New Delhi: The Jawaharlal Nehru University on Friday revoked suspension on eight ostudents after a high-level probe panel submitted to the vice chancellor its report on the February 9 incident wherein anti-national slogans were allegedly raised in the campus.
The administration has clarified that it hasn't given any clean chit to the students and that the final decision on the matter will be taken after examination of the report by the vice chancellor.
"The high-level inquiry committee, constituted by the vice chancellor to investigate the 9 February 2016 incident that took place in JNU Campus, has submitted its report. The report is under consideration by the JNU administration," said a statement issued by the varsity.
Besides JNU Students Union president Kanhaiya Kumar, the eight suspended students included Umar Khalid, Anirban Bhattacharya, Ashutosh, Rama Naga, Anant Kumar, Shweta Raj and Aishwarya Adhikari. They were suspended on February 12 for their alleged involvement in organising an event to protest the hanging of the parliament attack convict Afzal Guru on his third death anniversary.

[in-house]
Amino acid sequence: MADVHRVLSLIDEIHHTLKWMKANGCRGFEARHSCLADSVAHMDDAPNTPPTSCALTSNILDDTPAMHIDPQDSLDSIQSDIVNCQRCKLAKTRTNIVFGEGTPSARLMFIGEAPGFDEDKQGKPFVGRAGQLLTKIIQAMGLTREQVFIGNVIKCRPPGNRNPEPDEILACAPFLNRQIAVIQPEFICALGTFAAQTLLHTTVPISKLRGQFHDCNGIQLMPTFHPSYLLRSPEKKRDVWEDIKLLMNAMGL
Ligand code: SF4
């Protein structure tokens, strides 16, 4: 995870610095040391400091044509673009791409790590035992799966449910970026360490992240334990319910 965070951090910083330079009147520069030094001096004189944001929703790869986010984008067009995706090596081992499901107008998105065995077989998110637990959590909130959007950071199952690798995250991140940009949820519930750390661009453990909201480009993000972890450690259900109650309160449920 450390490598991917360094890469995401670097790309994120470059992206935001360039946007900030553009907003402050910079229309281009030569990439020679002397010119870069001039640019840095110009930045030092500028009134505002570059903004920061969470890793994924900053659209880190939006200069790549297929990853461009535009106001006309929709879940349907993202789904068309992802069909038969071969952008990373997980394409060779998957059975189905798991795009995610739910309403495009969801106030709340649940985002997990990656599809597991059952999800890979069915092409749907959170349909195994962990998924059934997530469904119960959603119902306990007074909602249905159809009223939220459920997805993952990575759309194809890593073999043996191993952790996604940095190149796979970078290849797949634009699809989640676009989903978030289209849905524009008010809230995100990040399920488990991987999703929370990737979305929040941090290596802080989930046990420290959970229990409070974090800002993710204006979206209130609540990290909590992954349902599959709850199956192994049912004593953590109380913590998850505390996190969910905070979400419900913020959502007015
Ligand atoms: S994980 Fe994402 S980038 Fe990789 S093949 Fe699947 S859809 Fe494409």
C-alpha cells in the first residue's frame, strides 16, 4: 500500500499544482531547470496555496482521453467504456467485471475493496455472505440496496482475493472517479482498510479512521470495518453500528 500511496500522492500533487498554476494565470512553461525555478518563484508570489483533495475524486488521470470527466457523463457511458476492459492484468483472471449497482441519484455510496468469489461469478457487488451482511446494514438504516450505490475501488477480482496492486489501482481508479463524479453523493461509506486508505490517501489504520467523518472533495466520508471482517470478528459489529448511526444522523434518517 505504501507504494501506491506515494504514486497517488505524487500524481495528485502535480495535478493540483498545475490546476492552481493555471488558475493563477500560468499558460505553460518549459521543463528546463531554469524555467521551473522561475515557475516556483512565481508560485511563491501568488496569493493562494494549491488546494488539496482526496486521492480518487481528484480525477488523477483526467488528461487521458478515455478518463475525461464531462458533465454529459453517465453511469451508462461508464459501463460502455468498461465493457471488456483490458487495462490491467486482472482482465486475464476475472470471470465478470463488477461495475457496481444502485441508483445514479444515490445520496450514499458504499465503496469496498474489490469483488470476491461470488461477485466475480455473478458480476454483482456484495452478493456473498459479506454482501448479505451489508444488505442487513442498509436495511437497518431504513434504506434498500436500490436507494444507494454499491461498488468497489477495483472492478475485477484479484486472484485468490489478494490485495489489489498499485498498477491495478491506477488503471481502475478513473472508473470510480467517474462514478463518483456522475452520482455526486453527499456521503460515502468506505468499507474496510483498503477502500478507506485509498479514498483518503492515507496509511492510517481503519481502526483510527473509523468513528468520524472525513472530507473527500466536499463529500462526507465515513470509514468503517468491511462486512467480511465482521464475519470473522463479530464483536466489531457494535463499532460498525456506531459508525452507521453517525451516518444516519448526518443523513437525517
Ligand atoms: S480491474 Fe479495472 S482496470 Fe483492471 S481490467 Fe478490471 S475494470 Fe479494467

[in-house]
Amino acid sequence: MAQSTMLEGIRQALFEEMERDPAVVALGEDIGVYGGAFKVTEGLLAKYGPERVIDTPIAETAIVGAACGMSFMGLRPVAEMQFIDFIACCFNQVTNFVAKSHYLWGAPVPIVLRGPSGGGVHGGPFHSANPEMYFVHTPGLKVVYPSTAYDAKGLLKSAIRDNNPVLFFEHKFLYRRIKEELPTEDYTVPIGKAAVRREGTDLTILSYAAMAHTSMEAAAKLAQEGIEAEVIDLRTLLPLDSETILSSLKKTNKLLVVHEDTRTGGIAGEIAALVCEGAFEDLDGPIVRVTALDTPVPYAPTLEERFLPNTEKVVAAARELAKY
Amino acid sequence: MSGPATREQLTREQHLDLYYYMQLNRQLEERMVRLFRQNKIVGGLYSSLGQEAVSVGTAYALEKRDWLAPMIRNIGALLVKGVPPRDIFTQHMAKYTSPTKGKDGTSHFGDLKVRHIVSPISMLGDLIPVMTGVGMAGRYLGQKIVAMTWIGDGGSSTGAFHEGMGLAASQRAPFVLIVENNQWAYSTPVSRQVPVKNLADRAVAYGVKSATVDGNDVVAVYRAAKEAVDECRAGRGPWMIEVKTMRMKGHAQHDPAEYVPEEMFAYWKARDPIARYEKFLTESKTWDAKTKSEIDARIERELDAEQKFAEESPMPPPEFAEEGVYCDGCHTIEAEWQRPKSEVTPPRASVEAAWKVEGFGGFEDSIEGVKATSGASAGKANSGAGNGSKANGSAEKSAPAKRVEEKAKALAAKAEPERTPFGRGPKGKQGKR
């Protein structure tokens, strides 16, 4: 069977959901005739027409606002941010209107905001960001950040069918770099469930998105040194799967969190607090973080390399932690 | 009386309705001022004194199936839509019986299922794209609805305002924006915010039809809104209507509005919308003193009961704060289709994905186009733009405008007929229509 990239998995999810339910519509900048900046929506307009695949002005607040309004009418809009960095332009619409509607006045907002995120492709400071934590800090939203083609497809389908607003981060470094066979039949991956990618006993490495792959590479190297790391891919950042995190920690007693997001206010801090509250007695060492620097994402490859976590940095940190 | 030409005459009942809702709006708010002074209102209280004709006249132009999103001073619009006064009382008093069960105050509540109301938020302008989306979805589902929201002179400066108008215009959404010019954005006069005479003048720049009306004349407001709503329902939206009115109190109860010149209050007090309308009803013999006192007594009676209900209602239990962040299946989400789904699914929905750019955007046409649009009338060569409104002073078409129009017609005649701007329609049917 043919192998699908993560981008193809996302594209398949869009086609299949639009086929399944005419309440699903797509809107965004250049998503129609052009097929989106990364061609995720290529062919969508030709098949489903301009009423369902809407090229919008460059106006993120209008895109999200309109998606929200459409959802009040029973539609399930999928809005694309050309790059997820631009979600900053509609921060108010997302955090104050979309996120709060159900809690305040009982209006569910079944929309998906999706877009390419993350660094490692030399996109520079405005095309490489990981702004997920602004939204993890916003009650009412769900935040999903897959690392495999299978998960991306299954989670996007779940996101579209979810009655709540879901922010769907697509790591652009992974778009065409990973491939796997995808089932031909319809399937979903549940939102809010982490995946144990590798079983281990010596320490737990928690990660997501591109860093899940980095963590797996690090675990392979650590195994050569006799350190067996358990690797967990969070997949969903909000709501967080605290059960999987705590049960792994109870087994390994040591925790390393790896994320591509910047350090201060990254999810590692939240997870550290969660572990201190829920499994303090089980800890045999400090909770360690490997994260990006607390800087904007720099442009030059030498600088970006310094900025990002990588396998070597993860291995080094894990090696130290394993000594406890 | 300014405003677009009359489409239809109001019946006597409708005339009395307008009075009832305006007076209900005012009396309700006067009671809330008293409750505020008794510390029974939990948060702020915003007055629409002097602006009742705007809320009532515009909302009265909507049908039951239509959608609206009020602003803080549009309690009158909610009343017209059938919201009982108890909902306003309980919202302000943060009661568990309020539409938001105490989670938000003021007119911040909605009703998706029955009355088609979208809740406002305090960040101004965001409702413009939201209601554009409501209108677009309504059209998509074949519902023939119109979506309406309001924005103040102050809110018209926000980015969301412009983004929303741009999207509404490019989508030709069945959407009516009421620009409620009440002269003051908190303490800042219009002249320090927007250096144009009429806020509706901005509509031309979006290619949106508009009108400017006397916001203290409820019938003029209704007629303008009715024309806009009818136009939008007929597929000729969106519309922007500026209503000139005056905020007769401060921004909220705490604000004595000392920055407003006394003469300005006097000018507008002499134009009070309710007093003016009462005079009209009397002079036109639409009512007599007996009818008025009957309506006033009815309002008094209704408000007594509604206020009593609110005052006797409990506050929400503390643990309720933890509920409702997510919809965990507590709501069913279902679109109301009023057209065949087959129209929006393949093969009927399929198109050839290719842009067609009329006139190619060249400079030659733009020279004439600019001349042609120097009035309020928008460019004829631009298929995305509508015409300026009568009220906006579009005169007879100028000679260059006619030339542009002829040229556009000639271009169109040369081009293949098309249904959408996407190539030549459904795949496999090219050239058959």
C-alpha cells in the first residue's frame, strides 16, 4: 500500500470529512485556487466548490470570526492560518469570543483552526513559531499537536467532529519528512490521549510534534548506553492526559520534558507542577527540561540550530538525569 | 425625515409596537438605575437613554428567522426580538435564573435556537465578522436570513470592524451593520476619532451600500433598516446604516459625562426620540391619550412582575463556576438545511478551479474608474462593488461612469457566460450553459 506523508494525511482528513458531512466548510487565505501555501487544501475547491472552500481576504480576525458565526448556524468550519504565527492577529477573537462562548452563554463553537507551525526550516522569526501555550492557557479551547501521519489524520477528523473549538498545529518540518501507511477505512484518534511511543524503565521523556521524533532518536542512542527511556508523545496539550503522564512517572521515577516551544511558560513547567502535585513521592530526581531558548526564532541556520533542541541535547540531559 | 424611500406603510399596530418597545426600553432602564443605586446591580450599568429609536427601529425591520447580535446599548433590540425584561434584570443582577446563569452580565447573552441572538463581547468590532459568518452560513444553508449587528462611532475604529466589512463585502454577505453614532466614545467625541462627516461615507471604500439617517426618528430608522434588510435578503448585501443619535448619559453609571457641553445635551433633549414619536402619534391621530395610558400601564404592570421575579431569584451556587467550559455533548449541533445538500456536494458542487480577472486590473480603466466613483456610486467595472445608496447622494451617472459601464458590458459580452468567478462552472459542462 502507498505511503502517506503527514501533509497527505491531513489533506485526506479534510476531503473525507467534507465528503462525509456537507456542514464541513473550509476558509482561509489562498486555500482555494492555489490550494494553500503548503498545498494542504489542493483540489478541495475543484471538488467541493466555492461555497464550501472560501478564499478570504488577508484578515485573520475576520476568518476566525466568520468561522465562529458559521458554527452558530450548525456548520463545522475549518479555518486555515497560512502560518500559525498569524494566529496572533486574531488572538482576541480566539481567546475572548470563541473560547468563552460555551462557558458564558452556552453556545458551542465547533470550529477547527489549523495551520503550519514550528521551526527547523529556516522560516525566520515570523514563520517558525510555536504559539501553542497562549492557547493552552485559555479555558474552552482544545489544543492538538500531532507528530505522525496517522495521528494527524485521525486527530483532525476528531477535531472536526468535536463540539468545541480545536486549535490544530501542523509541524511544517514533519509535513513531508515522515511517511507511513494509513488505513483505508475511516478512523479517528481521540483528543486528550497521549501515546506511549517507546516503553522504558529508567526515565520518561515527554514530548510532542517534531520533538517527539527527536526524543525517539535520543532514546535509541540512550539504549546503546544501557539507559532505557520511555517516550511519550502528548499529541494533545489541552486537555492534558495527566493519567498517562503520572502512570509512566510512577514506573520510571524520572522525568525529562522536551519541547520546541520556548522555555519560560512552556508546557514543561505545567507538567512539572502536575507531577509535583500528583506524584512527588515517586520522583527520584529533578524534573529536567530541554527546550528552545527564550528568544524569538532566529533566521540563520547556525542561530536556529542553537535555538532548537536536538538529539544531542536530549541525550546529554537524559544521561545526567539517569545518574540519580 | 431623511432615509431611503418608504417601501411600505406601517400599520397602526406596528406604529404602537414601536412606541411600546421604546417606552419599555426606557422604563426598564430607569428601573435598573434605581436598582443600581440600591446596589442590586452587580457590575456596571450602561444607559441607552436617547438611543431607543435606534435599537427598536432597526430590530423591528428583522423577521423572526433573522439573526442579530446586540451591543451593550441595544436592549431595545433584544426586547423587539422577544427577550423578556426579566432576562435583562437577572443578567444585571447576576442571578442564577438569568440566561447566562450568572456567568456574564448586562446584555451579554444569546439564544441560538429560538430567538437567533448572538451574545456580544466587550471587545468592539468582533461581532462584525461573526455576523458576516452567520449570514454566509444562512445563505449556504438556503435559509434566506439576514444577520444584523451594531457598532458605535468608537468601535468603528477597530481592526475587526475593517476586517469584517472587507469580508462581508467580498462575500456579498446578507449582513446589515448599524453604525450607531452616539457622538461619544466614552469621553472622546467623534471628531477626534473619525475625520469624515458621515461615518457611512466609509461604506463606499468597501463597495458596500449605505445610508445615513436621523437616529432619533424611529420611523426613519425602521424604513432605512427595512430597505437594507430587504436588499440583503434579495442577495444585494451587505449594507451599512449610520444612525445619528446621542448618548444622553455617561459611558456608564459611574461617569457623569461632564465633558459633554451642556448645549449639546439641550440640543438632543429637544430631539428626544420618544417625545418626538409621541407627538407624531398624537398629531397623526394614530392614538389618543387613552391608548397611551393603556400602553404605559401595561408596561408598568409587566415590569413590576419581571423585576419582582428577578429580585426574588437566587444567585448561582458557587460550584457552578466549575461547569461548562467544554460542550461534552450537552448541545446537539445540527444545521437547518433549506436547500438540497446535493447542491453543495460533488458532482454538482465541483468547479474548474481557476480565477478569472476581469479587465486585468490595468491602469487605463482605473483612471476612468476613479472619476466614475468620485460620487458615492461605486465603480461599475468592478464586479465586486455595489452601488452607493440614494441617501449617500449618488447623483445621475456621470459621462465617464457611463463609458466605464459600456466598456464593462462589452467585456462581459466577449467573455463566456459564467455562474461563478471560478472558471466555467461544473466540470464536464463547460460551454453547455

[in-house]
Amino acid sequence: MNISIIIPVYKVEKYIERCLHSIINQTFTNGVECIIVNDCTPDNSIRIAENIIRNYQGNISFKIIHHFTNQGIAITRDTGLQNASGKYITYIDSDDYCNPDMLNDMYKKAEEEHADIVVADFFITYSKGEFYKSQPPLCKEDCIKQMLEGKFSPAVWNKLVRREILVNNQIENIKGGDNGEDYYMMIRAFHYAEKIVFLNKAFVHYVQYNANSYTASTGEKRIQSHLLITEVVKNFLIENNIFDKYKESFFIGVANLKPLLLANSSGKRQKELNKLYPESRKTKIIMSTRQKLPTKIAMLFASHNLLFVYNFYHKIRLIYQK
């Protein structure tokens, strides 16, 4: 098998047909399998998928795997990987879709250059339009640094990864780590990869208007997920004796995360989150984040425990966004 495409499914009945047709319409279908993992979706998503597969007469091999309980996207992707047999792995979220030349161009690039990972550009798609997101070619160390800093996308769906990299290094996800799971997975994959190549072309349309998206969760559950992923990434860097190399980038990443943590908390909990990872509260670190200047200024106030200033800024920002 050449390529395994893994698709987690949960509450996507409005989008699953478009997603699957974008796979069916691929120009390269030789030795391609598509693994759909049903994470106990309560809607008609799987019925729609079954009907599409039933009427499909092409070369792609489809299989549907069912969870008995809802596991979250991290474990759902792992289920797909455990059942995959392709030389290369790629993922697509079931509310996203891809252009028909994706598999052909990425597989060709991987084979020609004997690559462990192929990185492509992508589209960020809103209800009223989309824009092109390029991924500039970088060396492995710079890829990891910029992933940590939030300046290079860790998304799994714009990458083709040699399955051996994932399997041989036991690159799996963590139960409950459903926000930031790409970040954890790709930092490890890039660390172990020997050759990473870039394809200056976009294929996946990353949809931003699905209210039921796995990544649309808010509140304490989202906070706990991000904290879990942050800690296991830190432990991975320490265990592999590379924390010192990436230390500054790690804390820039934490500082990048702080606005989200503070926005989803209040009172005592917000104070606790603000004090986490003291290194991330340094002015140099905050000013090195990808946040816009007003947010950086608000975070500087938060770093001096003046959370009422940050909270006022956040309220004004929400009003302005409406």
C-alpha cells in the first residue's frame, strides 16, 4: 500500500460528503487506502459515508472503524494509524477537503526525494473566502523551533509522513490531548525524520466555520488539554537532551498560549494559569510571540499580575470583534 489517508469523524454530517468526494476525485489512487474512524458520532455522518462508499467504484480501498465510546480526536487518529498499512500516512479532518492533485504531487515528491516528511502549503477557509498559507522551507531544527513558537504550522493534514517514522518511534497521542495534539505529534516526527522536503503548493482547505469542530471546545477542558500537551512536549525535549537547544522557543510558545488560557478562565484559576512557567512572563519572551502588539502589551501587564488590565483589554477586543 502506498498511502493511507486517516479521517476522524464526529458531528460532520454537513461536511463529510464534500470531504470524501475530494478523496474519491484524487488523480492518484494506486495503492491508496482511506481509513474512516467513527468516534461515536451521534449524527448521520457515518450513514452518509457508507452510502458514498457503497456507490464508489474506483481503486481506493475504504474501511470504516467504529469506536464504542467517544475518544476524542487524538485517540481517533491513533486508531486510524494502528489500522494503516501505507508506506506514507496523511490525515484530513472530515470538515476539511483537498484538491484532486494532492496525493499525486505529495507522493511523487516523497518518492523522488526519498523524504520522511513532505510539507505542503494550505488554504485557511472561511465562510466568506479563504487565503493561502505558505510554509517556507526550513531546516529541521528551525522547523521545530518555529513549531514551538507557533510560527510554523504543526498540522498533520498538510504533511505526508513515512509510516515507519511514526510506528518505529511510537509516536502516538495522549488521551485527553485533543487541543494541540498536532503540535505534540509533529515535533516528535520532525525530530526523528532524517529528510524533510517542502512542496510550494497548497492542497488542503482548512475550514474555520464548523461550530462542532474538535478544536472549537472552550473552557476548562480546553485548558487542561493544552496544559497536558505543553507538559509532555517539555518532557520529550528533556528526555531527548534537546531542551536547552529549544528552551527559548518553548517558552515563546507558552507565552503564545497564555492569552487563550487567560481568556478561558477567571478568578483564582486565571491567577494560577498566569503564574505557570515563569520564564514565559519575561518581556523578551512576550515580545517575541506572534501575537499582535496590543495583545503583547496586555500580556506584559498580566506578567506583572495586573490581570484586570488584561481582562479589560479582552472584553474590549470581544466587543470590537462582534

The JNU Students Union, however, has said that it is not going to accept the enquiry committee report since it continues to demand expansion of committee with SC/ST representatives.
"We met the vice chancellor today (Friday) and he told us that the suspension on eight of us will be revoked from midnight. He said that he has received the high level enquiry report and action (on students) will be announced next week. We told him that JNUSU does not accept this enquiry committee since we has passed a resolution two days ago in which we demanded that enquiry committee should be democratized," said Kanhaiya Kumar.
"There is apprehension on the role of registrar and how information has been leaked from this (administration) office. The VC has to address this. Otherwise there is no legitimacy of this enquiry committee. We still want the VC to listen to the other side (students) also before taking an action," he added.
Several questions have been raised against the probe committee. It initially had three members but due to pressure from teachers and students for broadening the panel, the university had added two more members to it.